Korea: Land of the morning calm

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Being home to one of the oldest civilizations on earth, the Korean peninsula has been the focus of many conquests. Its nickname, “Land of the Morning Calm” is a poetic translation of the name of the Korean “Joseon” dynasty that ruled the peninsula 1392-1897. Many references are available as to the origin of the moniker, but the nickname was coined by Percival Lowell in his 1885 book “Chosen, the Land of the Morning Calm.”

Among the first inhabitants of the ancient land were web-footed birds that walked along the southern seacoast of the peninsula during the Cretaceous period 145 million years ago. Our favorite dinosaurs appeared during that time too, until their demise about 66 million years ago. The birds thrived in a relatively warm climate in shallow inland seas created by rising oceans, and left their mark on the land, along with fossilized dinosaur eggs, which were in well-preserved condition, according to information provided by the Goseong Dinosaur Museum in Sangjogam County Park in South Korea.

Fast forward to around 8,000 B.C., where Korean pottery was found throughout the peninsula. The Jeulmun Pottery era in Korean prehistory is named after decorated pottery that was collected in excavations from the period of 4,000 to 1,500 B.C. During the Mumun pottery period of 1,500 to 850 B.C., Korean people adopted dry-field and paddy-field agriculture. These are akin to the rice paddies we hear about in war stories of Korea and Vietnam.

Moving to more modern history, the Treaty of Shimonoseki in 1895 ended the Sino-Japanese War between China and Japan. The treaty recognized the independence of Korea, which was renamed the “Korean Empire.” It became a protectorate of Japan in 1905 after Japan defeated Russia in the Russo-Japanese War (1904-1905). Japan annexed Korea by the Japan-Korea Annexation Treaty in 1910, repressed Korean traditions and culture, and implemented policies primarily for Japanese benefit. Among other things, Japan modified the school curriculum to eliminate teaching of Korean history, and banned Korean language. Koreans were forced to adopt Japanese names. Korea remained annexed until Allied forces defeated Japan in August of 1945. That infrastructure was mostly destroyed during the Korean War (1950-1953).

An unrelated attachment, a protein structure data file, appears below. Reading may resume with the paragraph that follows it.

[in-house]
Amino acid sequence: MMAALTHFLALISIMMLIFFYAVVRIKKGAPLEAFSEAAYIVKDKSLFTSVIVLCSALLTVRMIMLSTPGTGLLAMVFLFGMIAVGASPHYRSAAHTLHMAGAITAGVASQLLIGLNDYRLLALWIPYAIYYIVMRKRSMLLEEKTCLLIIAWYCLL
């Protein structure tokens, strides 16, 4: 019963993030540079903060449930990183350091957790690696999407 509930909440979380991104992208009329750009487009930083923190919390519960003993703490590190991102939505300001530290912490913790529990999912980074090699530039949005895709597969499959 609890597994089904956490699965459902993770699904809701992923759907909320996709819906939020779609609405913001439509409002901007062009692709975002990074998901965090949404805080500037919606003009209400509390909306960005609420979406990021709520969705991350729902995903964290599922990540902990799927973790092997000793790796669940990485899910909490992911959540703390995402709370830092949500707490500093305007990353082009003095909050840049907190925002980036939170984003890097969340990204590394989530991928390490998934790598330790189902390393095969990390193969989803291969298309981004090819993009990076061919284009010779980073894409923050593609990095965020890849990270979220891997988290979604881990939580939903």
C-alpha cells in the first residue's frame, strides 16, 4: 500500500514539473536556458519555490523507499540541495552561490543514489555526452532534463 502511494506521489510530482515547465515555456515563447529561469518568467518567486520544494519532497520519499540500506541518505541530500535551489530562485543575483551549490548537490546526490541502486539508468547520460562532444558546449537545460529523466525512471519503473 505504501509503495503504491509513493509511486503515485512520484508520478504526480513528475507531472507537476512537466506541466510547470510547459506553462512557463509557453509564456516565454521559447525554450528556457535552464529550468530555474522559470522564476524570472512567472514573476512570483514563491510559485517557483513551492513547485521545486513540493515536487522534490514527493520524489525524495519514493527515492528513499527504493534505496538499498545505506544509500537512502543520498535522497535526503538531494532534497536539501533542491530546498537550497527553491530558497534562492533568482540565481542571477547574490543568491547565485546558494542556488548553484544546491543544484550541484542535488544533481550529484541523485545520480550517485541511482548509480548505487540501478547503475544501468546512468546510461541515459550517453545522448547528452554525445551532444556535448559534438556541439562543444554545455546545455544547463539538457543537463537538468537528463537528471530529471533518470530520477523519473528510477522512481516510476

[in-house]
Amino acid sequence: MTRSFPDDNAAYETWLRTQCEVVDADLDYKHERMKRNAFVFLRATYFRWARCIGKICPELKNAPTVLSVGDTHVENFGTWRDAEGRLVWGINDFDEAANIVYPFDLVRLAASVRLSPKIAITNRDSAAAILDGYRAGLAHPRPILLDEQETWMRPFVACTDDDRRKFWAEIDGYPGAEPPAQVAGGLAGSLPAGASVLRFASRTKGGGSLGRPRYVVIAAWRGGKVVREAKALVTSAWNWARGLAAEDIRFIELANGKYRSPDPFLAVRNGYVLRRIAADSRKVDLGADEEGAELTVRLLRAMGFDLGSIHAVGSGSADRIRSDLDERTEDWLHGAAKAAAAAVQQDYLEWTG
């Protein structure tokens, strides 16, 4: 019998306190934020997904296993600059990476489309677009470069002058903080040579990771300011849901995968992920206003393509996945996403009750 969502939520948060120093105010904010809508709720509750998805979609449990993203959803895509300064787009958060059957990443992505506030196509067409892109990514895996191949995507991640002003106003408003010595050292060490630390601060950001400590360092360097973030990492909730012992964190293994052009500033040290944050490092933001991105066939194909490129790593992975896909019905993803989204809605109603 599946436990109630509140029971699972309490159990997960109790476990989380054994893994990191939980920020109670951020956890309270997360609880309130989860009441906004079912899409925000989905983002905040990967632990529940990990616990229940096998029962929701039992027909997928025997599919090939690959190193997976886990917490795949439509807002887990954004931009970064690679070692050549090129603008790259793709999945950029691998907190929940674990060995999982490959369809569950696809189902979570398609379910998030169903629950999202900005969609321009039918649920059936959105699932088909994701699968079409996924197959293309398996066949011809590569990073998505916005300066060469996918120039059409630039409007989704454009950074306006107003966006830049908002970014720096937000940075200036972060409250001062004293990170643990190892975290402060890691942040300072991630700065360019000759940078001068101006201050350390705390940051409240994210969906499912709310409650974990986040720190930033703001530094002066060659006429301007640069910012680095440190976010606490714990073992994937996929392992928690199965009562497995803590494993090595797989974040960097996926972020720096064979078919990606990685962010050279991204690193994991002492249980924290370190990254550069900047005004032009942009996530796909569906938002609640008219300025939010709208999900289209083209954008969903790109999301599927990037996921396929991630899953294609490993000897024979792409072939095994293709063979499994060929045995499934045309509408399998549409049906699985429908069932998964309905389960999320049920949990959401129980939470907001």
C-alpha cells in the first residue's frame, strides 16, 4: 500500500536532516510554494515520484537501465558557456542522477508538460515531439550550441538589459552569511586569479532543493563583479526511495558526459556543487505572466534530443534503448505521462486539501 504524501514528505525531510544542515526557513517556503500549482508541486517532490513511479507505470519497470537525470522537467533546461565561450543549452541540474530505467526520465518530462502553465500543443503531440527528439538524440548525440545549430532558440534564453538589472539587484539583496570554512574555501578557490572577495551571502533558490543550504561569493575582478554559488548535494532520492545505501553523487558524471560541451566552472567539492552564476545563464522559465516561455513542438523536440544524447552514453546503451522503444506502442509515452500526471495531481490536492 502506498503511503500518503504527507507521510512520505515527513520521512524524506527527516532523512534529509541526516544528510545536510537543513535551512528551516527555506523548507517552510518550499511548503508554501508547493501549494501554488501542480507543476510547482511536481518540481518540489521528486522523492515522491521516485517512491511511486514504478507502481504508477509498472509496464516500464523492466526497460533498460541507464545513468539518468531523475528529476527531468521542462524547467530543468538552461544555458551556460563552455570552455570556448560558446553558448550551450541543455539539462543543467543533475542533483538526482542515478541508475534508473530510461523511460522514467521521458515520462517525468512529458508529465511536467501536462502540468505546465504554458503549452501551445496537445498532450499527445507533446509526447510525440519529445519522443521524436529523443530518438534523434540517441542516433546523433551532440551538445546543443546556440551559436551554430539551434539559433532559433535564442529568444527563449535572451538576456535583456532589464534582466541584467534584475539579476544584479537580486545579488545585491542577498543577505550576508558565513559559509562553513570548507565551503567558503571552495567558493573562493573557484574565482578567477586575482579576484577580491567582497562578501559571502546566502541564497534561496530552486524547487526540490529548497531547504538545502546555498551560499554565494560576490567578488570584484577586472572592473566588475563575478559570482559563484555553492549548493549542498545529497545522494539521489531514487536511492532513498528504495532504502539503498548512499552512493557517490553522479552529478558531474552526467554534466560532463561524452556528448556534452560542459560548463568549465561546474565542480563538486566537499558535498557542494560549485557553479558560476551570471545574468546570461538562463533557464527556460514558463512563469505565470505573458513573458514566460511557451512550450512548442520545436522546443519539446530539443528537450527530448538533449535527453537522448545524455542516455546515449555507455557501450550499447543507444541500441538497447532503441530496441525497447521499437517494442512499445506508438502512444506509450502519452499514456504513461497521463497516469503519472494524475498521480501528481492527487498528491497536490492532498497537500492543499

At the end of World War II, Korea was divided into North and South. North Korea was assisted by communist Soviet Union, and South Korea by the United States. China became a communist regime in 1949, and in 1950 backed North Korea. In June that year, 75,000 North Korean soldiers, backed by Russian-made tanks, invaded South Korea, thus igniting the Korean War. That August, North Korean troops pushed United Nations forces south to what is known as the “Pusan Perimeter,” at the Naktong River, near where the web-feet birds traversed the landscape. U.N. forces held off the North Koreans, who on Sept. 15, withdrew to the north after being caught off guard of the amphibious counter attack landing at Inchon. Gen. Douglas MacArthur then ordered U.N. forces north to the Yalu River, which is the border between North Korea and China. China joins the Korean War in October and attacked the advancing U.N. forces with 180,000 soldiers, pushing them back to the 38th parallel after their advance into North Korea.

The war was in a stalemate. Peace talks began at Panmunjom in February, 1951. A truce was negotiated between North and South Korea in July, 1953, with the agreement of establishing a Demilitarized Zone (DMZ) to separate the two countries. The DMZ exists today as the most heavily defended border in the world.

Over time, South Korea developed into a world-class financial powerhouse, while North Korea became an isolated dictatorship, currently led by “Dear Leader” Kim Jung-Un. He is the grandson of Kim Il-sung, the first chairman of the Workers’ Party of Korea, and leader of the Democratic People’s Republic of Korea (DPRK). Un pursues his nuclear program, even with severe financial sanctions against his country.

The Pyeongchang Olympics seemed to provide a cooperative effort between the two Koreas, allowing North Korean athletes and support personnel to participate in the games, following a tradition of participation in prior games. This time however, with tension so high, it may be a milestone of trust and negotiations for a divided country to reach some sort of reconciliation. We shall see.

Having an up close and personal view of Korea during my army tour there in 1968-1969 proved to be a real eye opener. The people had families split between North and South. Being a very humble people, they conserved everything the best they could because they did not have much. Most of the country was “Third World,” but was rapidly developing an economy. Even in the capital city of Seoul, modernization and technology had not traversed time, and left an ancient civilization in conflict with the ever-advancing world. I’m sure all these years later they are used to indoor plumbing and electric appliances. However, I am still looking for a good bowl of kemchi, you know, made the old-fashioned way by burying cabbage and spices in a clay pot for a month. The artificial processing is just not the same.

• • •

Jack Evensizer is a resident of Dalton Gardens

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